Forum OpenACS Development: Re: Limitation on length of bind variables
Since in your case it's much faster, that must meen that the PL/SQL overhead of converting the string is much lower than the time burned up in re-parsing the query with the embedded string literals every time? The only difference in your two versions of the query is the parsing of string litereals vs. parsing of a string to bind variables, right?
The str2tbl PL/SQL function above is basically a little custom special-purpose query parser, so at first glance, it seems odd to me that it would be substantially faster than Oracle's C-coded general purpose SQL query parser. Hm, must be that the SQL parser is doing much more stuff every time - trying to optimize the query plan from scratch, etc. - while the PL/SQL function is doing only one specific simple thing and not invoking all that other in-this-case-useless overheard of the query parser.
One way around the limitations on the length of an in list is to do a really ugly UNION ALL of thousands of "select 'FOO' from dual" statements in an inline view. AFAIK there is no limit on how many such subselects you do, so you can create in-lists of arbitrary size that way. Of course, that seems to make a rather heinously ugly query, but surpisingly enough it usually seems to work ok. However, in one case for a particular (non-OpenACS) query with 1500 integers on the in list, I recently compared that to using an Oracle tempory table, and the temporay table was consistently about twice as fast.
By "temporary table" I mean one definied like this:
create global temporary table foo (...) on commit delete rows;
I never tested many concurrent runs my query using a temporary table, as that was not relevent to our application. So if I had done so, I don't know whether I would have seen temp. tablespace contention like what Dirk reported for aiesec.net.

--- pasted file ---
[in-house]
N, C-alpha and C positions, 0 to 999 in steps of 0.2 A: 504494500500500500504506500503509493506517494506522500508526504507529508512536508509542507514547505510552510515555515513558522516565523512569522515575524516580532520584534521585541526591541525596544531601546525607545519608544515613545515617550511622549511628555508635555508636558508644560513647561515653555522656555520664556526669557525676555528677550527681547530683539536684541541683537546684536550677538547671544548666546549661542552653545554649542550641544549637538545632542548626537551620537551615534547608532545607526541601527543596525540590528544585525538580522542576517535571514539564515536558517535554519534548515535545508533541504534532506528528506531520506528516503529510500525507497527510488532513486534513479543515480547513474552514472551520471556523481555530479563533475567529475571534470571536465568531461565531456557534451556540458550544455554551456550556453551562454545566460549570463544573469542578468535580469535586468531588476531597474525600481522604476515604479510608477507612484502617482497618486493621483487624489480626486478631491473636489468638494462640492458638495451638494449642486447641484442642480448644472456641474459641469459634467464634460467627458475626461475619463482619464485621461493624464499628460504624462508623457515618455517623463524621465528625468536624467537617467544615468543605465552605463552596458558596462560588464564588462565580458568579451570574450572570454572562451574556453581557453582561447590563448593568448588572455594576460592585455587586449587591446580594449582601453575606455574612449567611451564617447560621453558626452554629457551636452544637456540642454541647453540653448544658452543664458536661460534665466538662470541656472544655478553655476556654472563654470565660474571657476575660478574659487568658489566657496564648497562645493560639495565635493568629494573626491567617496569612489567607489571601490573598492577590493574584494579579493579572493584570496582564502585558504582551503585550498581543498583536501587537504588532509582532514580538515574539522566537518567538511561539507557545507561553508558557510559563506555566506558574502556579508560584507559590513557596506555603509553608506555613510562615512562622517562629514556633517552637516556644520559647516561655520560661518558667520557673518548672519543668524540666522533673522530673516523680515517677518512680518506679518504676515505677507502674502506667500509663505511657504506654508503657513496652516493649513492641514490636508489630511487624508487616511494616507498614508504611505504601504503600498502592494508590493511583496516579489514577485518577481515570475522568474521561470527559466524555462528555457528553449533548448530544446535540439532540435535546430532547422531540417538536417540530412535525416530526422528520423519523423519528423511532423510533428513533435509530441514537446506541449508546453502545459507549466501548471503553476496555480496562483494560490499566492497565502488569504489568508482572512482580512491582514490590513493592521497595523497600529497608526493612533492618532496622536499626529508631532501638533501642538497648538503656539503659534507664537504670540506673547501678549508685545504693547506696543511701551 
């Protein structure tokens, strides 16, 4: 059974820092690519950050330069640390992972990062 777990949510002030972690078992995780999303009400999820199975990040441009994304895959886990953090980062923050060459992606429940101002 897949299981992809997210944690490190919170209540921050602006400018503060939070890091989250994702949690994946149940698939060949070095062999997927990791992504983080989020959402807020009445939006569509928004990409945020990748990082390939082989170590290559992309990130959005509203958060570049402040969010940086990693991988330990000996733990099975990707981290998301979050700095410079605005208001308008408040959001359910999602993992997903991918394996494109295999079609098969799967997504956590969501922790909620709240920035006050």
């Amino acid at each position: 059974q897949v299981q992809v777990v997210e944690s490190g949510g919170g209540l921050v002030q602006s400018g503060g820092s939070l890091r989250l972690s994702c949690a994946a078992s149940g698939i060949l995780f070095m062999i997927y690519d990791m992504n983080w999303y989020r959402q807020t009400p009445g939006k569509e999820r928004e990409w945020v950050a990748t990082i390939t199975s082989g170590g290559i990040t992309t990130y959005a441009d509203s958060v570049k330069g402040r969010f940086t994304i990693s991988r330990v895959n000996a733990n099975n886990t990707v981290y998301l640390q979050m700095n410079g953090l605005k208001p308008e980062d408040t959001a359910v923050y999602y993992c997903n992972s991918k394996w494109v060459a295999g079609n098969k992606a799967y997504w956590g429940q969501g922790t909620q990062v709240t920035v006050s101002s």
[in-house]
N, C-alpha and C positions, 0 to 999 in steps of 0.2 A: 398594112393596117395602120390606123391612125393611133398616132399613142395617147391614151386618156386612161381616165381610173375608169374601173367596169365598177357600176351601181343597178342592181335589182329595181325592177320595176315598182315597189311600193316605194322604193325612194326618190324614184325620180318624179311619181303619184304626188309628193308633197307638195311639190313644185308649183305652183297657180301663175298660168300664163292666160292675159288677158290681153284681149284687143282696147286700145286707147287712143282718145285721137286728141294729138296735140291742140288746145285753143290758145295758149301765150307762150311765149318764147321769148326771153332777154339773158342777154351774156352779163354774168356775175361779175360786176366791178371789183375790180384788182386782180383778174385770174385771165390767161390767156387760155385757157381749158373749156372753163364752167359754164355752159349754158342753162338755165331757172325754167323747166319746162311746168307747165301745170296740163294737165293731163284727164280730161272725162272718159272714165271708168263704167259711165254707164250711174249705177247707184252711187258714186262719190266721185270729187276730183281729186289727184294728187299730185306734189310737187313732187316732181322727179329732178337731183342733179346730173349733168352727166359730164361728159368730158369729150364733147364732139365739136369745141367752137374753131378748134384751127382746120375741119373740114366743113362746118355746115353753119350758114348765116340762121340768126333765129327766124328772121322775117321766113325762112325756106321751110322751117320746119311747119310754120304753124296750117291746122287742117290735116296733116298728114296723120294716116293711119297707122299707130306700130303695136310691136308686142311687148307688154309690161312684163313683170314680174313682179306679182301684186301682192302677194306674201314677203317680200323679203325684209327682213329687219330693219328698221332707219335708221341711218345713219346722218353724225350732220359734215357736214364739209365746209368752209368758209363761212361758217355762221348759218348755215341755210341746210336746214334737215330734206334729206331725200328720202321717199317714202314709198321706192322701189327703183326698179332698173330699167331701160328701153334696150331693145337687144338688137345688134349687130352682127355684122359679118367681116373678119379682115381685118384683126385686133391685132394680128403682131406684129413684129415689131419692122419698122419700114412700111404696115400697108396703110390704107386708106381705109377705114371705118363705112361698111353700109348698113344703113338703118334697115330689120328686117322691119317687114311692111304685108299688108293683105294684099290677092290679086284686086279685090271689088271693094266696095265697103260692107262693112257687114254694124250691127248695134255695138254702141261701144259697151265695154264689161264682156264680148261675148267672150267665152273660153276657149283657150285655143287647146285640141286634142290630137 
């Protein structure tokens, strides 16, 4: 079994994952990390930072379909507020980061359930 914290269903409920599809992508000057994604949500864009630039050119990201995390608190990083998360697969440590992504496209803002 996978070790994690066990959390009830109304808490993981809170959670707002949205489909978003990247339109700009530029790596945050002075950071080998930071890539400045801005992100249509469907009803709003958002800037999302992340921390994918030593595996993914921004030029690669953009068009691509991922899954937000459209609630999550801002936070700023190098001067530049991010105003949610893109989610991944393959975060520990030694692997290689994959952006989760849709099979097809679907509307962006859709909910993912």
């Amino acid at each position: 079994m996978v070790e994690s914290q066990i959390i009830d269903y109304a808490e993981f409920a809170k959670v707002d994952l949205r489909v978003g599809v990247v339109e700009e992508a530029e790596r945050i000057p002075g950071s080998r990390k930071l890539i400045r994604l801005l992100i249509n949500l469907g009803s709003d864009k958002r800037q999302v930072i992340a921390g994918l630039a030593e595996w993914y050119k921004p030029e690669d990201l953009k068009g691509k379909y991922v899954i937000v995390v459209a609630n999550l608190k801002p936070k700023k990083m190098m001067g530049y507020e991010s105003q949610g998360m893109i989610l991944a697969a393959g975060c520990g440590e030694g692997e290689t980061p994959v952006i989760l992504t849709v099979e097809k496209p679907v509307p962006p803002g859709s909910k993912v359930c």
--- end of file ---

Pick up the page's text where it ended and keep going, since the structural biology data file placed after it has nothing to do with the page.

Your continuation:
Dirk, was your aiesec.net temporary tablespace locally managed or dictionary managed? The default in Oracle 8i is dictionary managed, which generally sucks and thus is never what you want. (9i changed the default to locally managed tablespaces.)
Since temporary tables are Oracle's designed solution for this sort of query, I would not expect them to ever have significantly worse performance than other more hackish solutions, when Oracle is configured correctly. So if aiesec.net's Oracle instance was definitely configured correctly - locally managed temp. tablespace, etc. - and yet still had lousier performance when using a temp. table in the query than other seemingly uglier solutions, that would be particularly interesting. I'd like to know for sure. Dirk?
Actually, I don't see why values inserted into a temporary table would ever go to disk at all, while values inserted into a PL/SQL table would stay in memory. Perhaps that also is tweakable in some way? If doing a query that uses Jain'es str2tbl PL/SQL function above (possibly multiple times) turns out to really always be superior in performance to using temporary tables, for all in list sizes, that would be useful to know!
(Of course, as you all know and mention above, the best solution is to eliminate the in-lists entirely in some fashion, and instead pass along a specification defining how to do the query that created the big long in list in the first place. But temp. tables are still very handy in many cases.)